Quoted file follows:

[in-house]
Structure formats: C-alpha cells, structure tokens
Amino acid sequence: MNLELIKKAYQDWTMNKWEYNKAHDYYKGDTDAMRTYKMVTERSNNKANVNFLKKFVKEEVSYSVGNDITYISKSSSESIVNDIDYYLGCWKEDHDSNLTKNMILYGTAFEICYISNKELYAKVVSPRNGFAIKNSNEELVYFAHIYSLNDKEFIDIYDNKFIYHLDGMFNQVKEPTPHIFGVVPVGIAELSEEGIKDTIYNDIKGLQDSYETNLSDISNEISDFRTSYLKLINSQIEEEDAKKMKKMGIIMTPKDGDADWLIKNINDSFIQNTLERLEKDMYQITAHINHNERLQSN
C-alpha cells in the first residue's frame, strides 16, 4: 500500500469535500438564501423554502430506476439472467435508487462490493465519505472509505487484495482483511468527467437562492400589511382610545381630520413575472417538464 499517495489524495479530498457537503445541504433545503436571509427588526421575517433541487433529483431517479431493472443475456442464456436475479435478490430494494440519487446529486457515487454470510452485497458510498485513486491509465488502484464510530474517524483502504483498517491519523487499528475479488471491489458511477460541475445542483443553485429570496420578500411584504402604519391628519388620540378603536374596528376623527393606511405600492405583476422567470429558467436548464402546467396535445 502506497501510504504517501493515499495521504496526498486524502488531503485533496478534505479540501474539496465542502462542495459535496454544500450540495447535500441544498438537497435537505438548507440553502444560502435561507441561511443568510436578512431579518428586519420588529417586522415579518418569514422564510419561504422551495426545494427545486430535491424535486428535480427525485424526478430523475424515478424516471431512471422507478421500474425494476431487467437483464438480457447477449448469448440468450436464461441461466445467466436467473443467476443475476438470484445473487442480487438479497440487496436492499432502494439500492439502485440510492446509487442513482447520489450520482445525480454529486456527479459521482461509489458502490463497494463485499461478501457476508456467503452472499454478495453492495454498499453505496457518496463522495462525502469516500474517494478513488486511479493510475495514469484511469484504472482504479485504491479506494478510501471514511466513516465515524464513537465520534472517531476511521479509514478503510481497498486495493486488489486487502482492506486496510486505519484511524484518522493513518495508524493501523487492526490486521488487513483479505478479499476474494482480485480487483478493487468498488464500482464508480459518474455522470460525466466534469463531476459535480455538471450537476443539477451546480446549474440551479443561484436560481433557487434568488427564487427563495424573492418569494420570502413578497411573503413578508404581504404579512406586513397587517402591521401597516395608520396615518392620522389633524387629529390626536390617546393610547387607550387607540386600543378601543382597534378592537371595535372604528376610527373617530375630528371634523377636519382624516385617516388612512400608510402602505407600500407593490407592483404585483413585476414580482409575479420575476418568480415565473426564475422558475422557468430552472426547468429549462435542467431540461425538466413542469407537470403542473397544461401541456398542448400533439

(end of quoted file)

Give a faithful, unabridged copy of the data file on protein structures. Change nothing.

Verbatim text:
[in-house]
Structure formats: C-alpha cells, structure tokens
Amino acid sequence: MNLELIKKAYQDWTMNKWEYNKAHDYYKGDTDAMRTYKMVTERSNNKANVNFLKKFVKEEVSYSVGNDITYISKSSSESIVNDIDYYLGCWKEDHDSNLTKNMILYGTAFEICYISNKELYAKVVSPRNGFAIKNSNEELVYFAHIYSLNDKEFIDIYDNKFIYHLDGMFNQVKEPTPHIFGVVPVGIAELSEEGIKDTIYNDIKGLQDSYETNLSDISNEISDFRTSYLKLINSQIEEEDAKKMKKMGIIMTPKDGDADWLIKNINDSFIQNTLERLEKDMYQITAHINHNERLQSN
C-alpha cells in the first residue's frame, strides 16, 4: 500500500469535500438564501423554502430506476439472467435508487462490493465519505472509505487484495482483511468527467437562492400589511382610545381630520413575472417538464 499517495489524495479530498457537503445541504433545503436571509427588526421575517433541487433529483431517479431493472443475456442464456436475479435478490430494494440519487446529486457515487454470510452485497458510498485513486491509465488502484464510530474517524483502504483498517491519523487499528475479488471491489458511477460541475445542483443553485429570496420578500411584504402604519391628519388620540378603536374596528376623527393606511405600492405583476422567470429558467436548464402546467396535445 502506497501510504504517501493515499495521504496526498486524502488531503485533496478534505479540501474539496465542502462542495459535496454544500450540495447535500441544498438537497435537505438548507440553502444560502435561507441561511443568510436578512431579518428586519420588529417586522415579518418569514422564510419561504422551495426545494427545486430535491424535486428535480427525485424526478430523475424515478424516471431512471422507478421500474425494476431487467437483464438480457447477449448469448440468450436464461441461466445467466436467473443467476443475476438470484445473487442480487438479497440487496436492499432502494439500492439502485440510492446509487442513482447520489450520482445525480454529486456527479459521482461509489458502490463497494463485499461478501457476508456467503452472499454478495453492495454498499453505496457518496463522495462525502469516500474517494478513488486511479493510475495514469484511469484504472482504479485504491479506494478510501471514511466513516465515524464513537465520534472517531476511521479509514478503510481497498486495493486488489486487502482492506486496510486505519484511524484518522493513518495508524493501523487492526490486521488487513483479505478479499476474494482480485480487483478493487468498488464500482464508480459518474455522470460525466466534469463531476459535480455538471450537476443539477451546480446549474440551479443561484436560481433557487434568488427564487427563495424573492418569494420570502413578497411573503413578508404581504404579512406586513397587517402591521401597516395608520396615518392620522389633524387629529390626536390617546393610547387607550387607540386600543378601543382597534378592537371595535372604528376610527373617530375630528371634523377636519382624516385617516388612512400608510402602505407600500407593490407592483404585483413585476414580482409575479420575476418568480415565473426564475422558475422557468430552472426547468429549462435542467431540461425538466413542469407537470403542473397544461401541456398542448400533439